He goes on to say that "The president was out golfing and the Senators had gone home, we were here till 1am," working to write a funding bill and avoid the government shutdown. Again, the reason people were golfing or sitting at home yesterday, is BECAUSE THEIR WORK IS DONE, DUDE. It's McCarthy's crew that has to work on the weekend, because they've not yet delivered their deliverables.

Man, when I didn't get my work done back in the day, I stayed nights and weekends too. That's how it works. If the GOP could get their differences with one another sorted out, they could spend Saturday laying up in the cut like me.

Ha, this whole, "The President will negotiate with Putin and Houssani but not with us" line also doesn't work because it just points out that at the moment, it's not Putin or Houssani who are itching to blow up the economy right now. Why McCarthy wants to brag about being more bug-eyed and sociopathic than Putin and Houssani is really beyond me.

Wallace, noticing that after all that flurry of half-thought out talking points, his original question didn't get answered, asks again what happens after the Senate sends back the CR with the junk removed from its trunk. "Will you pass a clean CR with Democratic votes, and send it back to the Senate to avoind a shutdown."

McCarthy offers a contradiction: in that scenario the House will send back a CR that the "Senate can accept" that include "fundamental changes to Obamacare." The Senate sends that right back too. He "thinks," anyway. Part of his reasoning has to do with Senator Joe Manchin -- but McCarthy is just not up on current events when he pins his hopes on a Senate Democrat revolt on Manchin.

Wallace asks about maybe sending up a clean short term CR, to give this process more time, and McCarthy just keeps at this whole "he thrusts his fists against the posts and still insists he sees the ghosts" routine. The government won't shut down, he says, because if you present the Senate with unreasonable demands long enough, they will finally vote for them out of boredom or anger or delirium.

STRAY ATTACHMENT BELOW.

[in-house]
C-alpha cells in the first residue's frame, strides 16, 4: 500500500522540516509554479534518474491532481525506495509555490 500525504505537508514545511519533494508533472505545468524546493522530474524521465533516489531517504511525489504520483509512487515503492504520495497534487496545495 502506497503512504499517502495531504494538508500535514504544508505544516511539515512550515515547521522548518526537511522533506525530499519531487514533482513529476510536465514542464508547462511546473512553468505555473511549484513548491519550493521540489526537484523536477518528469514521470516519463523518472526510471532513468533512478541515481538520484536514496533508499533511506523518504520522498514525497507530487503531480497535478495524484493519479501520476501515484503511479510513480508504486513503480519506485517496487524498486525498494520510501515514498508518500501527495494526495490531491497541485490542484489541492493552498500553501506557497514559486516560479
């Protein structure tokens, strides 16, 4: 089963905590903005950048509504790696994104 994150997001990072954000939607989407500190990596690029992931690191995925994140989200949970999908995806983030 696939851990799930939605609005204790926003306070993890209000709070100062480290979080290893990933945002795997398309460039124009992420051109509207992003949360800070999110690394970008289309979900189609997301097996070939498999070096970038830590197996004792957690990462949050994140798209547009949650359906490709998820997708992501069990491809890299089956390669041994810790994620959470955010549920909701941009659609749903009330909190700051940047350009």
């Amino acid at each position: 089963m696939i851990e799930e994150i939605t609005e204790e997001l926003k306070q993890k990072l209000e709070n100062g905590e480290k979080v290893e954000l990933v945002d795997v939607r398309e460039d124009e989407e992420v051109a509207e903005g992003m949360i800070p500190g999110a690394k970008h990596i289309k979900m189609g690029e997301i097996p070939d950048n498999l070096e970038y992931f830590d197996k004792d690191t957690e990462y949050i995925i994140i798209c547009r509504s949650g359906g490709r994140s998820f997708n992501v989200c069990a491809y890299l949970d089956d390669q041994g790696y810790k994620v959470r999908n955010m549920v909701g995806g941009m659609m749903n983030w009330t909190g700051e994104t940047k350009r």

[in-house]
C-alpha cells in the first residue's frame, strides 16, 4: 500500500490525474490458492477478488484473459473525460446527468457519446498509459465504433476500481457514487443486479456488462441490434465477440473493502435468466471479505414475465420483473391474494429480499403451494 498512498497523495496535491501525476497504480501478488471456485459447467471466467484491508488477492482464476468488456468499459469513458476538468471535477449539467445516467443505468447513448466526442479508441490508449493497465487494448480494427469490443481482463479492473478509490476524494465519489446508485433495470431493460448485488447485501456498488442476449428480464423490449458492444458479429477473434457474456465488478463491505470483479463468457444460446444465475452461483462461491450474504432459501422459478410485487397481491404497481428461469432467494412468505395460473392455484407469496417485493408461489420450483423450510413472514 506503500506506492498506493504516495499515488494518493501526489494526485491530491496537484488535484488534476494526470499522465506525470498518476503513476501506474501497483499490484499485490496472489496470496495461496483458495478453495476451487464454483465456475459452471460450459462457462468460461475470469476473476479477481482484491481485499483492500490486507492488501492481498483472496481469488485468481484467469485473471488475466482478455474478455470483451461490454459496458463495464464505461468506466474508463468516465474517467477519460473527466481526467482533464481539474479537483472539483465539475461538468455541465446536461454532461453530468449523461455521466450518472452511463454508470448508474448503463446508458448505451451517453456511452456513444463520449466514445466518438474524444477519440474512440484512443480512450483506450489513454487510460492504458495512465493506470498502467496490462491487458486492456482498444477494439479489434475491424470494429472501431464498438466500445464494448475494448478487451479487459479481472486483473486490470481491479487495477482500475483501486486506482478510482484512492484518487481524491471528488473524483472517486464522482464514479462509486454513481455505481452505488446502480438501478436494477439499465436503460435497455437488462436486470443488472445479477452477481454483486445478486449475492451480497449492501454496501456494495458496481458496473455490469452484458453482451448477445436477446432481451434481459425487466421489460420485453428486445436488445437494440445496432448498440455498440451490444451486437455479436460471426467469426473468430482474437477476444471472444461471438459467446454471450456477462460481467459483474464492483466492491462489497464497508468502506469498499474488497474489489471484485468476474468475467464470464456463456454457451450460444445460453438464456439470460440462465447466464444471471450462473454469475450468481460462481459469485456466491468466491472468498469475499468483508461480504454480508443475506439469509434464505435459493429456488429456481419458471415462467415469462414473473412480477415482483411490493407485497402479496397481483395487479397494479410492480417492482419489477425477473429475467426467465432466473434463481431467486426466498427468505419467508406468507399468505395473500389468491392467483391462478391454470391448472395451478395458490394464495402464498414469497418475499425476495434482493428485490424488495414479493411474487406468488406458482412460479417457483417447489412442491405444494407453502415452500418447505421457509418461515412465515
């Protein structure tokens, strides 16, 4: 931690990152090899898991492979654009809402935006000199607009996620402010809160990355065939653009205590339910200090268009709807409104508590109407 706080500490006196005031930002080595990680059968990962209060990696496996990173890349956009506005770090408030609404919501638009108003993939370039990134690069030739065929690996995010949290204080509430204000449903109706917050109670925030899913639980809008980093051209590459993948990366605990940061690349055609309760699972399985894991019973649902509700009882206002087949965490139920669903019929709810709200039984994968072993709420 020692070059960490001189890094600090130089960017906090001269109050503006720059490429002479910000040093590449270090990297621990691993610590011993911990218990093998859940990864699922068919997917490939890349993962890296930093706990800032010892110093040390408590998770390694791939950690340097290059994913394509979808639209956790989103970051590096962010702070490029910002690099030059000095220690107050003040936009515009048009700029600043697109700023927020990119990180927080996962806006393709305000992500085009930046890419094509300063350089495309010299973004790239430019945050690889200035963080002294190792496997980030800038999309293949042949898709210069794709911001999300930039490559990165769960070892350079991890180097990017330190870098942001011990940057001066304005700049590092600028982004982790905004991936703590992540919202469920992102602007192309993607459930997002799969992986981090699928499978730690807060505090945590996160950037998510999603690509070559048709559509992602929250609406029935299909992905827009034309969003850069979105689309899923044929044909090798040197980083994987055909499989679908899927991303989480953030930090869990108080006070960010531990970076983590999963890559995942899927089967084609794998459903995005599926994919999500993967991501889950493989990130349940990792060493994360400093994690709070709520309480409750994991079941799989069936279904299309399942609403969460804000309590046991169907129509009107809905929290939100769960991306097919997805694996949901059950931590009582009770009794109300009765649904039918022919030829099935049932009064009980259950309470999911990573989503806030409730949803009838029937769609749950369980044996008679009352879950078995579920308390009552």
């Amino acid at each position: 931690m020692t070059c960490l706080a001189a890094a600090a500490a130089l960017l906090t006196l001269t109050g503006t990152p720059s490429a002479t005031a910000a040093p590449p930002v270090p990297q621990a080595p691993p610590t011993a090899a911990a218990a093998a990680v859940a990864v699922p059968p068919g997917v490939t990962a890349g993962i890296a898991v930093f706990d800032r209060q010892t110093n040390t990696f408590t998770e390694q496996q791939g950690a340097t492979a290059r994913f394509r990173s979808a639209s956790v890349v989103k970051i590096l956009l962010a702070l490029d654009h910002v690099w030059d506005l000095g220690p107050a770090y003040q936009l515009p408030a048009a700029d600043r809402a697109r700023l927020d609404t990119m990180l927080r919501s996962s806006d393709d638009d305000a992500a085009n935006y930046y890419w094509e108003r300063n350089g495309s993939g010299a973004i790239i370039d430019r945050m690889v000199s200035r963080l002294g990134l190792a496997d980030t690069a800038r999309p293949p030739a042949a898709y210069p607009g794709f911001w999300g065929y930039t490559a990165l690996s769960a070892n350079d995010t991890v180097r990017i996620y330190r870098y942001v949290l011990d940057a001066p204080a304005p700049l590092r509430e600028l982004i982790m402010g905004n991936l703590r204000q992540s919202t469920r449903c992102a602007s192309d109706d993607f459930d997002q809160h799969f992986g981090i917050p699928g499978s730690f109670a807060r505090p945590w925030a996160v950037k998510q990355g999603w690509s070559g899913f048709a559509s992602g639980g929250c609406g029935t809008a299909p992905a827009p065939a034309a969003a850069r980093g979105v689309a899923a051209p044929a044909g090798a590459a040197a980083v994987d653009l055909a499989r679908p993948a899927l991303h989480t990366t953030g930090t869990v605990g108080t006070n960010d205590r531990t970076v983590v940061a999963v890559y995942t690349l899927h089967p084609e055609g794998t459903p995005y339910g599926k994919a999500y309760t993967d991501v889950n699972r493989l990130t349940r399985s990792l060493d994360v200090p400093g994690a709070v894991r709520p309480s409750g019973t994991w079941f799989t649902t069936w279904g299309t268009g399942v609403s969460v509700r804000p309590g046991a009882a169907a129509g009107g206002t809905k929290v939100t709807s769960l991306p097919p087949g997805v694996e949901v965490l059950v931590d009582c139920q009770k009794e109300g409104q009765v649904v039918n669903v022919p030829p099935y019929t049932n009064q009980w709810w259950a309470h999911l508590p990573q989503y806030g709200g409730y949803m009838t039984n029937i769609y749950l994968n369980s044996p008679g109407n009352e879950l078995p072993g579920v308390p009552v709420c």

Wallace: "Let's be honest, you did not want to be in this position." That's true -- House leadership wanted to pass a CR that allowed everyone to vent their feelings on Obamacare one last time but ultimately just pass a clean bill, and Ted Cruz came around and ruined it by angrying up the Morlocks into a revolt. Wallace wants to know who is running the House. McCarthy insists that "we all have the same goal."

One day, you're going to get some lucky reporter and a long out-of-politics John Boehner together at a pub in Ohio, and he's gonna spill about how he could have landed a lot of amazingly favorable-to-Republicans deals from Obama, but he was the GOP house speaker that ended up with the caucus full of TrueBlood addicts.

What's going to happen with the debt limit, by the way? POTUS says there aren't going to be negotiations. Wallace goes down the laundry list of GOP demands, and asks him if attaching the "entire GOP platform" is a bit "over the top." McCarthy hits Wallace with another flurry of talking points, including the "why won't Obama negotiate with us?" The answer being, it's not the President's job to sort out the seemingly intractable differences between two factions of the opposition party.

Now we will have Tim Kaine and Mike Lee "debate how the Affordable Care Act Exchanges will affect you." This segment is a great example of the pure and undistilled uselessness of Sunday morning television.

First of all, we already know what's going to happen. Kaine is going to praise the Affordable Care Act, Lee is going to defame it. No one comes in with the possibility of a changed mind. We already know EXACTLY what is going to be said.

Secondly, Kaine and Lee DO NOT KNOW ENOUGH ABOUT HOW THE EXCHANGES WILL AFFECT "YOU" TO HAVE AN INFORMED DEBATE ABOUT IT. Know how we'll find out how "you" are affected by the health care law? We'll find out the minute you sign up for it, and later, we'll find out how well it works when you get sick. It may all work great, or poorly, or somewhere in between, depending on what state you live in, and how good the people running the show are. But when you find out, you'll probably reflect upon this "debate" we are about to have and discover that nothing said here today really applied out in the real world.

Finally, this whole thing is useless, because the fake "debate" is focused on how this law will affect normal human Americans, and this is not a teevee show that normal human Americans watch. This is a show that wealthy Beltway elites and schmuck internet livebloggers watch, and we all have health insurance.

Anyway, I'll watch this segment that will feature no useful information and no surprising opinions for you.